What we do is that we work with third parties, but we also have our backbone in-house as well that studies the market, studies the logistics, and we replicate what’s working in that market. And then we replicate it into an in-house team, which then saves efficiency. It depends of course on the area, but it could save up to 20 to 60% of costs which is a lot.

Paulo: Do you have any experience of going into areas where even if you’re not a logistics provider, that, because you have that logistics backbone, you have any experience of going into a second-tier or third-tier city where you’re the only player doing that kind of thing, or is it pretty much covered most for most areas?

Garret: You could always find a third-party logistics provider that wants to cover that area, whether they have covered it yet or not, or they’re doing it at the moment or not, but they could always just open up over there. But the fact is that when you rely on them and then they’re the first person that does that, then they’re gonna secure a really good price on your doorstep. 

In new areas, I usually do work with third-party logistics, but in some cases, when I look at the third parties, logistics options are not that available, then I would start with the in-house team immediately as well. 

“This is why the backbone is very important because you can’t just rely on third-party logistics because they can be the solution, but they can also be part of the problem.”

Paulo: I think that really gives you good optionality and flexibility to really execute really fast because when you can’t afford to lose time to really find a good 3PL, then you can actually just go through Super’s backbone and use that to execute.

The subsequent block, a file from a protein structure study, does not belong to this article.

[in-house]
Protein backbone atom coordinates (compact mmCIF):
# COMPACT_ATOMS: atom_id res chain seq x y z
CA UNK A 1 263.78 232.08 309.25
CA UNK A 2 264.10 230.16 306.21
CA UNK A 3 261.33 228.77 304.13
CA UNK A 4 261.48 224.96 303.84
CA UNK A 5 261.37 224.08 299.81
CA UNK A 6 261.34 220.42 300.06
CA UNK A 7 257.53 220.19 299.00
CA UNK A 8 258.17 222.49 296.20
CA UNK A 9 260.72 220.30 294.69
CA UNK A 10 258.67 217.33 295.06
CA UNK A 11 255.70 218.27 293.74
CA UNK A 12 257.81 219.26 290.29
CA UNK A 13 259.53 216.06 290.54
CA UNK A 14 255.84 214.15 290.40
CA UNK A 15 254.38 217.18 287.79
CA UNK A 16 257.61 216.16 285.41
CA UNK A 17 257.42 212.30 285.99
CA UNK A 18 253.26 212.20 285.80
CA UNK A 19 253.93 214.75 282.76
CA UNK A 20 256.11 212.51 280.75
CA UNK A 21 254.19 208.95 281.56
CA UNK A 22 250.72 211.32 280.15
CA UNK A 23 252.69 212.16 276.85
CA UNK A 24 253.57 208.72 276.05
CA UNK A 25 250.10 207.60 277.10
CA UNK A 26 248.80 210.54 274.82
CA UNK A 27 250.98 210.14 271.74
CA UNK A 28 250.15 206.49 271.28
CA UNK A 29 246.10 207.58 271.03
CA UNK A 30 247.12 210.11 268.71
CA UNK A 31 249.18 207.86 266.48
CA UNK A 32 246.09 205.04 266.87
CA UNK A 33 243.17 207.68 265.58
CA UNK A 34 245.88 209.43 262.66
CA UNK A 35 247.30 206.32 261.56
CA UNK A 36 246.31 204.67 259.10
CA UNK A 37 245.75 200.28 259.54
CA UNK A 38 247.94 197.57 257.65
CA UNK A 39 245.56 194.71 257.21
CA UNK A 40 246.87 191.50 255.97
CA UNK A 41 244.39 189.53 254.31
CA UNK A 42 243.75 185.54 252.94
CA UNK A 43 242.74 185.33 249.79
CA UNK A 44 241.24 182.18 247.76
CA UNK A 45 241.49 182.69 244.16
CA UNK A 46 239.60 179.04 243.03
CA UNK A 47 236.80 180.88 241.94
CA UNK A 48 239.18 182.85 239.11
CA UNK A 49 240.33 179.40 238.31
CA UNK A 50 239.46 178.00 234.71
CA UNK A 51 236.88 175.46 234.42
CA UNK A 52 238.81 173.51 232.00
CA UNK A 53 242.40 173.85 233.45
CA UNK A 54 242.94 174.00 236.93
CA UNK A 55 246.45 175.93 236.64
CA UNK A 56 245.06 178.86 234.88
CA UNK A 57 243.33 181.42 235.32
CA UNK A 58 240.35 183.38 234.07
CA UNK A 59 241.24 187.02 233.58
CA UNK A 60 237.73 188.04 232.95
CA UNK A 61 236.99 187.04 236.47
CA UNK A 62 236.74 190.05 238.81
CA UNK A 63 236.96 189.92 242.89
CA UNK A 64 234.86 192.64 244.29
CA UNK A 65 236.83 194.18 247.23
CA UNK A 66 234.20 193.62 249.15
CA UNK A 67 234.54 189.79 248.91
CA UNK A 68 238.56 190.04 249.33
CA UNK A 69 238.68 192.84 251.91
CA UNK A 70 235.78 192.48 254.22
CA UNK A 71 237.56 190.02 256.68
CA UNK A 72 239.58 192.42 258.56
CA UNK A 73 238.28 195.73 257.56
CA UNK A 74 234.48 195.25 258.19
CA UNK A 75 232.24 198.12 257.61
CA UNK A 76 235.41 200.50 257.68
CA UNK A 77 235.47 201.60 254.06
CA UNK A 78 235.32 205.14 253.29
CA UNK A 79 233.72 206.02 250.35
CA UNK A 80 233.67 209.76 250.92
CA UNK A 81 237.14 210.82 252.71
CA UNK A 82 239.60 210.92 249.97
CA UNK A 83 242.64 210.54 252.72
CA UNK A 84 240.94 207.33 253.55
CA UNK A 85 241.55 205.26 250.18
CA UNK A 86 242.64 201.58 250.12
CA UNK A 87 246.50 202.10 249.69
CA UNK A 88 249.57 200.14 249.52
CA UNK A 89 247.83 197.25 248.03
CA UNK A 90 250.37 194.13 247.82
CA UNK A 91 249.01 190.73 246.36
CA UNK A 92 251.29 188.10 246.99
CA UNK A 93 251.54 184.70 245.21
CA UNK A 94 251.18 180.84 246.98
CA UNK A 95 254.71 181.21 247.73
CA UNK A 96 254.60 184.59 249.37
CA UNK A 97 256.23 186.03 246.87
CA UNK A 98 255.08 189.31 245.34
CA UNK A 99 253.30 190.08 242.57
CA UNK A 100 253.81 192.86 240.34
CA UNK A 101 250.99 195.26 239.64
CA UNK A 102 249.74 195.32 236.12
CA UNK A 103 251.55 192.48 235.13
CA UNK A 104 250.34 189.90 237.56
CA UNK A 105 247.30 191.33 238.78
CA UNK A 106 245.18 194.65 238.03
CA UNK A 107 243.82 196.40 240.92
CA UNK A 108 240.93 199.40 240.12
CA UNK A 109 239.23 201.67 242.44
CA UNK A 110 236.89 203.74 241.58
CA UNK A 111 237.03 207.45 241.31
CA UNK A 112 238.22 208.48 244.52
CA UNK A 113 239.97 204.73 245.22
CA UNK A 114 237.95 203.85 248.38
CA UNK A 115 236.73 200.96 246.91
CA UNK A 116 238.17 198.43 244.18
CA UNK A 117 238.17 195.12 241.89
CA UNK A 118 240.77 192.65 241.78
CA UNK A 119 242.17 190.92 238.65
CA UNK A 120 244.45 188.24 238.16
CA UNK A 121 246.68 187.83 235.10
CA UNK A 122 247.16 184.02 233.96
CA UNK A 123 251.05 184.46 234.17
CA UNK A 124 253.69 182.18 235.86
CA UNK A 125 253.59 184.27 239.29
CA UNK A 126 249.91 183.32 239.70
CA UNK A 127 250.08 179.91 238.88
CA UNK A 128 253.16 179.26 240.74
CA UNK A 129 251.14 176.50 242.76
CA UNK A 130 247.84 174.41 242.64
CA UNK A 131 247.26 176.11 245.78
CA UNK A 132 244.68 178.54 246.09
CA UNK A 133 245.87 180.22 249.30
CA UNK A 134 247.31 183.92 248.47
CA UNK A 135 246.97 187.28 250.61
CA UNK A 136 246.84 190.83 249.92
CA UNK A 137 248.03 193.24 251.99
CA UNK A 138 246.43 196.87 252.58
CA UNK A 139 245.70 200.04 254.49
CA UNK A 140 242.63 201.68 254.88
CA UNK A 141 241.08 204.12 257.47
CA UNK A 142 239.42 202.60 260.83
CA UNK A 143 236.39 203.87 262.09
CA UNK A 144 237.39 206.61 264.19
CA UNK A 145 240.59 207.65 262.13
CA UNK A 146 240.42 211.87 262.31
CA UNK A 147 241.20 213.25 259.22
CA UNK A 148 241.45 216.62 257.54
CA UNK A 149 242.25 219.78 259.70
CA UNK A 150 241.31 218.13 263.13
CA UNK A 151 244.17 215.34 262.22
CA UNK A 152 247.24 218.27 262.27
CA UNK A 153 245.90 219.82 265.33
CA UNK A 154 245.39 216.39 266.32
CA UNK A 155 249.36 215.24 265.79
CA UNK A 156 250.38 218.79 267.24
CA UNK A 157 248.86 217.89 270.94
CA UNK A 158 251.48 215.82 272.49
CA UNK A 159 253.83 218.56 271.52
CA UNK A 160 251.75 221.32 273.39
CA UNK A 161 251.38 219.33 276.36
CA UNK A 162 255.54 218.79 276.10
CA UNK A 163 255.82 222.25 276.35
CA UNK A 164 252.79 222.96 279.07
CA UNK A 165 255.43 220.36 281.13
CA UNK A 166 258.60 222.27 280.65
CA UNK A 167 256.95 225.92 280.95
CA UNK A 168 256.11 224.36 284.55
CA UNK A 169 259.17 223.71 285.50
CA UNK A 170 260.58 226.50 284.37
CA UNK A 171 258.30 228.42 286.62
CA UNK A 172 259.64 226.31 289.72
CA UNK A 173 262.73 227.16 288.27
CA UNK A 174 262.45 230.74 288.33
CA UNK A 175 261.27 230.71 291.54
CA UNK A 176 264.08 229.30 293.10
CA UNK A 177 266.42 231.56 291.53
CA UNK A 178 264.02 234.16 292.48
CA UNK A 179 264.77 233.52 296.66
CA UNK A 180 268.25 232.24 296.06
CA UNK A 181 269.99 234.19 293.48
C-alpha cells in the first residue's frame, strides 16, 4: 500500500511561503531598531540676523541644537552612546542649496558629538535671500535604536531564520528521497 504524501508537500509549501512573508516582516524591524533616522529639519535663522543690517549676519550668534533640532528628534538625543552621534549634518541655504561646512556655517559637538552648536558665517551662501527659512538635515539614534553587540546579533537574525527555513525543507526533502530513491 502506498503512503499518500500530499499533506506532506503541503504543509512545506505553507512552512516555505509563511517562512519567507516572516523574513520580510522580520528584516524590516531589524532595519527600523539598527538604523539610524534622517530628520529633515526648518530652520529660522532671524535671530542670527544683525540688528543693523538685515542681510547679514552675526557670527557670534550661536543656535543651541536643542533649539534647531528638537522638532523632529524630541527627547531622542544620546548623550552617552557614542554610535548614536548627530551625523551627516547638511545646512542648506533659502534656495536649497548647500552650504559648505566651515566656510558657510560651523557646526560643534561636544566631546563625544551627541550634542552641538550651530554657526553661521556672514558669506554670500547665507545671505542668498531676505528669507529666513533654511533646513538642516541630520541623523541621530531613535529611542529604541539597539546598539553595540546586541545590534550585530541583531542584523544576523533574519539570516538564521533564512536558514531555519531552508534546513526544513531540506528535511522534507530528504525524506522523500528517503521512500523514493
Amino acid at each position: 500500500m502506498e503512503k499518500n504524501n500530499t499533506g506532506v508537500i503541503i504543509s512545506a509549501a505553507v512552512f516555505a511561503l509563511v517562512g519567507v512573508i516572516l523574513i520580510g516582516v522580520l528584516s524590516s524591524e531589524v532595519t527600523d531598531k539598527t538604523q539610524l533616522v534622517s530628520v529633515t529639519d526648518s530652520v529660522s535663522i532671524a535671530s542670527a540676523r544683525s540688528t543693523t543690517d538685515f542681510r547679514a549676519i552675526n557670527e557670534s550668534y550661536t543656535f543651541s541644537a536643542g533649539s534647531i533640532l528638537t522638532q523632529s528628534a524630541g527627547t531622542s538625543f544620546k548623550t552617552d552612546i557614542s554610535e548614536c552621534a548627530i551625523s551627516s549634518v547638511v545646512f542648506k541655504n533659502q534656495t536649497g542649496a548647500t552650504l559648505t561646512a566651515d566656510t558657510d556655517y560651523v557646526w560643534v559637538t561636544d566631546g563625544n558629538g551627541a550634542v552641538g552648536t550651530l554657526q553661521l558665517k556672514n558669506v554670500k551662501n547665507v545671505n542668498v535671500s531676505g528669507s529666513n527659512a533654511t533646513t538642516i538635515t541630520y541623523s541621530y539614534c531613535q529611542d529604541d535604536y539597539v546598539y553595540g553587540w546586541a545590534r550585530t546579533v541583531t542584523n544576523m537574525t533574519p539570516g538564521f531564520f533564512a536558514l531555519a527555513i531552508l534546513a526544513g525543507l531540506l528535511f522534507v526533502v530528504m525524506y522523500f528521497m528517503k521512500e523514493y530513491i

Speaking of execution, we’ve talked about logistics, but what’s the next biggest challenge that you face in terms of rolling out these operations in second-tier, third-tier cities, or rural areas in Indonesia?

Garret: The market approach is also very niche. So I’m going to give another example. Even in Surabaya, which is a second-tier city, it’s very well developed in Indonesia, but then it’s also very close to an island called Madura. Geographically, Madura is still considered Java, but it’s a whole different island. It’s surrounded by its own seas. It stands on its own and it has its own ethnicity and everything, but those Madurans kind of bleed into Surabaya. And so you have a crossbreed of ethnicity between Madurans and Surabayans.

At first, when we started in Surabaya, we approached the market and we had our people go in there and we tried having commerce there and we were dumbfounded because it was pretty hard. Why are people not connecting with our agents? 

We couldn’t figure it out. We kept trying until we had a different sample of Super Agents, which was locally homegrown in the North of Surabaya right. And [a customer from this sample] was the deviation. 

And then we figured out that the culture in the north of Surabaya is very loyalty-based. People that have been doing business with you will stick doing business with you just because they know you just because you’re friends with them and so on. And there was this instance when we had competitors coming in conventional players and they wanted to match our price, usually, pricing is the first thing that people attack with price dumping.  

The customer called our Super Agent and was like, “Hey, there’s this guy coming to me and he’s giving me all these promotions and whatever. Can you just promise me that next time when I buy from you, you’re going to give me a bonus?”

Our Super Agent is like, “Yeah that’s a done deal.” And then the customer didn’t buy from our competitors for that instance. 

It really comes to show that the market approach for each market is different. So that was ethnicity-based. It could be different for another market — it could be product-based. Ethnicity might not matter, they don’t care about that, but really care what kind of product you’re bringing in. Are you bringing in the kind of product that I grew up within this village? The brand that I am affiliated with? Or are you bringing in a different brand that I don’t know? So if it’s something that I don’t know, I’m not even going to talk to you, I’m just going to shut you down and get you out of my way cause you’re wasting my time. So the market approach has to be very tailored. It’s a tailored experience for each market. So that is what is most challenging, but it is also a barrier to entry for other people.